Motivational speaker Ray hit with another lawsuit

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By Felicia Fonseca
Flagstaff, Arizona (AP) April 2010

An Arizona self-help guru charged with manslaughter in the sweat lodge deaths of three people has been sued by several people who contend they lost out on thousands of dollars paid in advance for self-help seminars that were never conducted.

A lawsuit filed April 2 in Maricopa County Superior Court contends James Arthur Ray and his Carlsbad, Calif.-based company, James Ray International, misled plaintiffs during sales pitches for the events and haven’t responded to calls or letters requesting refunds.

Ray has been named in other civil lawsuits that accuse him and the owners of the retreat where he held a deadly October sweat lodge ceremony of negligence, fraud and other actions. Sweat lodge ceremonies commonly are held by American Indian tribes to cleanse the body.

The lawsuit accuses Ray of breach of contract, consumer fraud and unjust enrichment. It names three plaintiffs but estimates up to 1,000 people are similarly situated.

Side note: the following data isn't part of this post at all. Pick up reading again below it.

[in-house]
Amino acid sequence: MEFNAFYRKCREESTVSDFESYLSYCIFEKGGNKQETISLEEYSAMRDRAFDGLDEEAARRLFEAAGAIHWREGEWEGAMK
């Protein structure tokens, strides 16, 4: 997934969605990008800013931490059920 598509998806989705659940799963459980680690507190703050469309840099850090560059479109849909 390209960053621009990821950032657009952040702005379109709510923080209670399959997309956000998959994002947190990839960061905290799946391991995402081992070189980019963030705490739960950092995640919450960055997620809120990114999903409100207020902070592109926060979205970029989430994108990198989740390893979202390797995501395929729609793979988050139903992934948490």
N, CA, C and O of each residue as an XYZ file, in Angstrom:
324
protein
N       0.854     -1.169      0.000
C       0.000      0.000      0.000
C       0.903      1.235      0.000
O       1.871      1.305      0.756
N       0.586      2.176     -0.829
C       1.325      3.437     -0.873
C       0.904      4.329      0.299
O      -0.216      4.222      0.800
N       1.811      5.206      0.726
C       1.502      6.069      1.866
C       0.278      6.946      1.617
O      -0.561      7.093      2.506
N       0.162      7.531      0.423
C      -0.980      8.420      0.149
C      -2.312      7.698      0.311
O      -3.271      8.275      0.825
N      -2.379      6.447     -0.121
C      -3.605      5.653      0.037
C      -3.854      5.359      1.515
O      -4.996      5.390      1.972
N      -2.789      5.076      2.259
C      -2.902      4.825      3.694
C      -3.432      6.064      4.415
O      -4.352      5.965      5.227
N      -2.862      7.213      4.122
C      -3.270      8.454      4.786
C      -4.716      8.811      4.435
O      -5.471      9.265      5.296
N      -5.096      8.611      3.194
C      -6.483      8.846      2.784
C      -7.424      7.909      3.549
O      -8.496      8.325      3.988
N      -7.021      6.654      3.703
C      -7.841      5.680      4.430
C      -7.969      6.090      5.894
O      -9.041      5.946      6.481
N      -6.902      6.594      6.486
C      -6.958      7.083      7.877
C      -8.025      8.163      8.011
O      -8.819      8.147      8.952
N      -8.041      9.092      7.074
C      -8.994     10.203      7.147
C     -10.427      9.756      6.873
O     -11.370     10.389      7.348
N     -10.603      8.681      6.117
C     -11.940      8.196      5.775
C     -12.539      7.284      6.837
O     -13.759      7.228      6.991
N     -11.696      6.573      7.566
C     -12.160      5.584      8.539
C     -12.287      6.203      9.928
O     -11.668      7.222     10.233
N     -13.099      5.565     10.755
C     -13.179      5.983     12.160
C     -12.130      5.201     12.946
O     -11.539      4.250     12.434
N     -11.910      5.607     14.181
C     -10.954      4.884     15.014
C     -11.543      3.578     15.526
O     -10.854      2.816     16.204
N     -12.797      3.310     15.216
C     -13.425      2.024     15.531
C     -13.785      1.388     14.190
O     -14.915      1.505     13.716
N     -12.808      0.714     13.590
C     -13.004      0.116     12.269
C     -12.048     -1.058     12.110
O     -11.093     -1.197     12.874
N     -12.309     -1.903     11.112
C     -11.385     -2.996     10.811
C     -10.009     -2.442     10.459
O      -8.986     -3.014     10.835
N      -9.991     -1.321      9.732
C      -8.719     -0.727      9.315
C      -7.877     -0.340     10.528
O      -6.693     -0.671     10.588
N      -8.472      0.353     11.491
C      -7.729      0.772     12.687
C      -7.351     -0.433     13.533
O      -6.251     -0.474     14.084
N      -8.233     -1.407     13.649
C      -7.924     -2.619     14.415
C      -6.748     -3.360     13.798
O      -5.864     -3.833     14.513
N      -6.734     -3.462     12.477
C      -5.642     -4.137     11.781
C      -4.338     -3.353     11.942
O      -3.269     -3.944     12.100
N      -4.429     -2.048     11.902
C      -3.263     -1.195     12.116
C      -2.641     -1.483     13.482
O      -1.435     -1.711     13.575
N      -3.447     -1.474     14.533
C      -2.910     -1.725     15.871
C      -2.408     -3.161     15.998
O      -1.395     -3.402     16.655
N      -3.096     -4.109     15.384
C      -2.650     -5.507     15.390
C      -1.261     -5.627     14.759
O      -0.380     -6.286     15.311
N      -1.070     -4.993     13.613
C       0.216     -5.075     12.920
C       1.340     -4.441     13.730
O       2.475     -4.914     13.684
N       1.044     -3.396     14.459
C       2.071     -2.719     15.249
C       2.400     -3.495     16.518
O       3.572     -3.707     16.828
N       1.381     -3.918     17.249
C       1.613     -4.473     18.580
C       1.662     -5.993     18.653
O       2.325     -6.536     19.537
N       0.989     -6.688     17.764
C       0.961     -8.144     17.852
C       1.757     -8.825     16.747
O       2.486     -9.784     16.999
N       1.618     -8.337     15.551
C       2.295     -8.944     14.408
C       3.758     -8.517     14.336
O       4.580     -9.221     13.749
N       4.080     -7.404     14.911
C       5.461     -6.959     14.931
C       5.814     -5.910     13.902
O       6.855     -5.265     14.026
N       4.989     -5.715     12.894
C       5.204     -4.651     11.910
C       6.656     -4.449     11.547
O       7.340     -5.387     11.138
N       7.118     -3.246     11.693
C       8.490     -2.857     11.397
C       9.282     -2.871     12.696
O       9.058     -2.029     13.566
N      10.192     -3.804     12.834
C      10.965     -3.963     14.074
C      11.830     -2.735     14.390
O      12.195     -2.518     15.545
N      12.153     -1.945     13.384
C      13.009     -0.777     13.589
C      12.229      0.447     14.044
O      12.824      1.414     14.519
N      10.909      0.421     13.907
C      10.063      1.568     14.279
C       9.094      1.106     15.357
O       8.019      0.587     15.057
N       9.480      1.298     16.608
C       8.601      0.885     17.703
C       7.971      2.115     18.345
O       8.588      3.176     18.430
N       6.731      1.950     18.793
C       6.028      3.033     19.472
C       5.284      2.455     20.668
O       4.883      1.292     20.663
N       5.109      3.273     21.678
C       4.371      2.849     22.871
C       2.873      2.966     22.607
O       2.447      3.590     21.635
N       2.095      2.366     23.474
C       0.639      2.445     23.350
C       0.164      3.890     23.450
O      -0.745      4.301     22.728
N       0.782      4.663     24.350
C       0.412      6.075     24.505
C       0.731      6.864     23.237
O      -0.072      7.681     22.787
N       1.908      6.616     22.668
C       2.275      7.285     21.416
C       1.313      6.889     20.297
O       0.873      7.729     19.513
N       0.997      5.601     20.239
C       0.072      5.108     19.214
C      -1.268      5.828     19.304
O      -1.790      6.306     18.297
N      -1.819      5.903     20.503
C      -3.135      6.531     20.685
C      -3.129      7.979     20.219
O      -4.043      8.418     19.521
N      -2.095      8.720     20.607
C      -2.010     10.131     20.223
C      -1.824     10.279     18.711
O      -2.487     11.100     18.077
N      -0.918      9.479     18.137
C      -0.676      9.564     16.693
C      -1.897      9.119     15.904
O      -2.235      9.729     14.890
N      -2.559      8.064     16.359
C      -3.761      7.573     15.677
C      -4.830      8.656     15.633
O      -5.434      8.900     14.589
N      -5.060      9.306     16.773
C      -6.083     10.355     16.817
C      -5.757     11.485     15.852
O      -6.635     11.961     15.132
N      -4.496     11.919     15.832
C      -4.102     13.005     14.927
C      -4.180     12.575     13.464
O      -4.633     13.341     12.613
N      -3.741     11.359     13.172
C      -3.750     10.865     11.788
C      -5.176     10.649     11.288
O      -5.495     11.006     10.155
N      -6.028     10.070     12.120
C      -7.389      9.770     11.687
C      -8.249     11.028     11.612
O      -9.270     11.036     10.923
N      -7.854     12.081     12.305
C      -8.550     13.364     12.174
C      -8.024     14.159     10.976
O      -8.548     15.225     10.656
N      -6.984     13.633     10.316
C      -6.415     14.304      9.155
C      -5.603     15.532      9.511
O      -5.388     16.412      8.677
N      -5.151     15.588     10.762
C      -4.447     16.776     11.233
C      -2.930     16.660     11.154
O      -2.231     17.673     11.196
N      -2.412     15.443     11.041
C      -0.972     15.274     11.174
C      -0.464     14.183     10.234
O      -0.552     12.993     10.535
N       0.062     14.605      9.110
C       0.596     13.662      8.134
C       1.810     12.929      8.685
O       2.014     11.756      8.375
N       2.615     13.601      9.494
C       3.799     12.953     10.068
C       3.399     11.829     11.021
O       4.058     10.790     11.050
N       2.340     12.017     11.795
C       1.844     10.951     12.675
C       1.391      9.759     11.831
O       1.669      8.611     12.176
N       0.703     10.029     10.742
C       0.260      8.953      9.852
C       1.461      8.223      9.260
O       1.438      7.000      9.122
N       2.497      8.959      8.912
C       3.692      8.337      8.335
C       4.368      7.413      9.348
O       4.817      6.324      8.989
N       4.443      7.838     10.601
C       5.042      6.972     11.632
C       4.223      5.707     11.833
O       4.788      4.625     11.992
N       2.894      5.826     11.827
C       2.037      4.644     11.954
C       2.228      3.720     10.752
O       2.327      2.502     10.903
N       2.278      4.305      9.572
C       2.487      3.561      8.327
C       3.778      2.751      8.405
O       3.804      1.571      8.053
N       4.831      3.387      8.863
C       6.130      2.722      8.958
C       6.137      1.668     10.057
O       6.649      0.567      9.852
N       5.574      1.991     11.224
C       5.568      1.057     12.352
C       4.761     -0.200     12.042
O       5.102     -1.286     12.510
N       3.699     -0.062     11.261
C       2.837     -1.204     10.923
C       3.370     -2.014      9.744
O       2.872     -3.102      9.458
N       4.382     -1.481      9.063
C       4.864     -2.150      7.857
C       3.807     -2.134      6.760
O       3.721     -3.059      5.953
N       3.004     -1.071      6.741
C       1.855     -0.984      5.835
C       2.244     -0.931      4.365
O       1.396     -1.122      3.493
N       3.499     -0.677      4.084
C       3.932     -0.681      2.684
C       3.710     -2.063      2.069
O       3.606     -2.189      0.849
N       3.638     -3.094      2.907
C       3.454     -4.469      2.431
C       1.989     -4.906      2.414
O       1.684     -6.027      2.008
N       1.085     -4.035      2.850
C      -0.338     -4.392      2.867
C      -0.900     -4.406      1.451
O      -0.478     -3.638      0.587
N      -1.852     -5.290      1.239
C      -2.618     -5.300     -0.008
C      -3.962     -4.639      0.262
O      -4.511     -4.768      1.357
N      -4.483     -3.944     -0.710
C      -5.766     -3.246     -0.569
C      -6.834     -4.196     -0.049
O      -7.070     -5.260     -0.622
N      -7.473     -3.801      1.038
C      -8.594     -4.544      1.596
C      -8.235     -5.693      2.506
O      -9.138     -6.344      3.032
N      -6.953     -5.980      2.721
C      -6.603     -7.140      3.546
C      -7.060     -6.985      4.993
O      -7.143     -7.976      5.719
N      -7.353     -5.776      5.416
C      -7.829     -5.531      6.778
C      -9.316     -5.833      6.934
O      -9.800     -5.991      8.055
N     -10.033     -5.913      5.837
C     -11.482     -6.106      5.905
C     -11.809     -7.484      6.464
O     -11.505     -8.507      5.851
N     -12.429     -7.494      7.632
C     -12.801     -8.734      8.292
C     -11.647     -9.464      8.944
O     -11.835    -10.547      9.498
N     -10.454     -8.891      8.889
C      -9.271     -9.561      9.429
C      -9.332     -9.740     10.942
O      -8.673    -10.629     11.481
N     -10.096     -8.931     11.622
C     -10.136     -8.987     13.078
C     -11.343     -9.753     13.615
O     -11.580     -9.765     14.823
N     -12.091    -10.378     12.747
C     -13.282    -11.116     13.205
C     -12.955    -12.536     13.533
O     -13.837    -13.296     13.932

Susan Smyser of Las Vegas, paid nearly $8,000 for two events; Patricia Franklin of Mesa paid almost $3,350 for two events; and Kim Wilson of Los Angeles paid more than $12,500 for four events, according to the lawsuit.

The plaintiffs contend Ray used prepaid fees to cover past events or fund his own wealth. They also say he lacked the assets or capital to conduct events or refund advanced fees without continued sales and collection of those fees.

A refund policy posted on Ray’s Web site says buyers have three days from the date of a transaction to cancel. Event registration fees then are considered nonrefundable, though the policy doesn’t address what happens when Ray cancels an event. Buyers can make a one-time transfer by paying an additional fee for an event held within a year of the one they initially signed up for, the policy states.

A representative for Ray said his attorneys haven’t reviewed the complaint.

Ray stopped holding events shortly after the two-hour ceremony he led near Sedona in October resulted in the hospitalization of 18 people and the deaths of Kirby Brown, 38, of Westtown, N.Y., James Shore, 40, of Milwaukee, and Liz Neuman, 49, of Prior Lake, Minn.

Prosecutors have said that Ray recklessly crammed more than 50 people inside the structure. His attorneys have called the deaths a tragic accident, and Ray has pleaded not guilty to three counts of manslaughter. His criminal trial is scheduled to begin Aug. 31.

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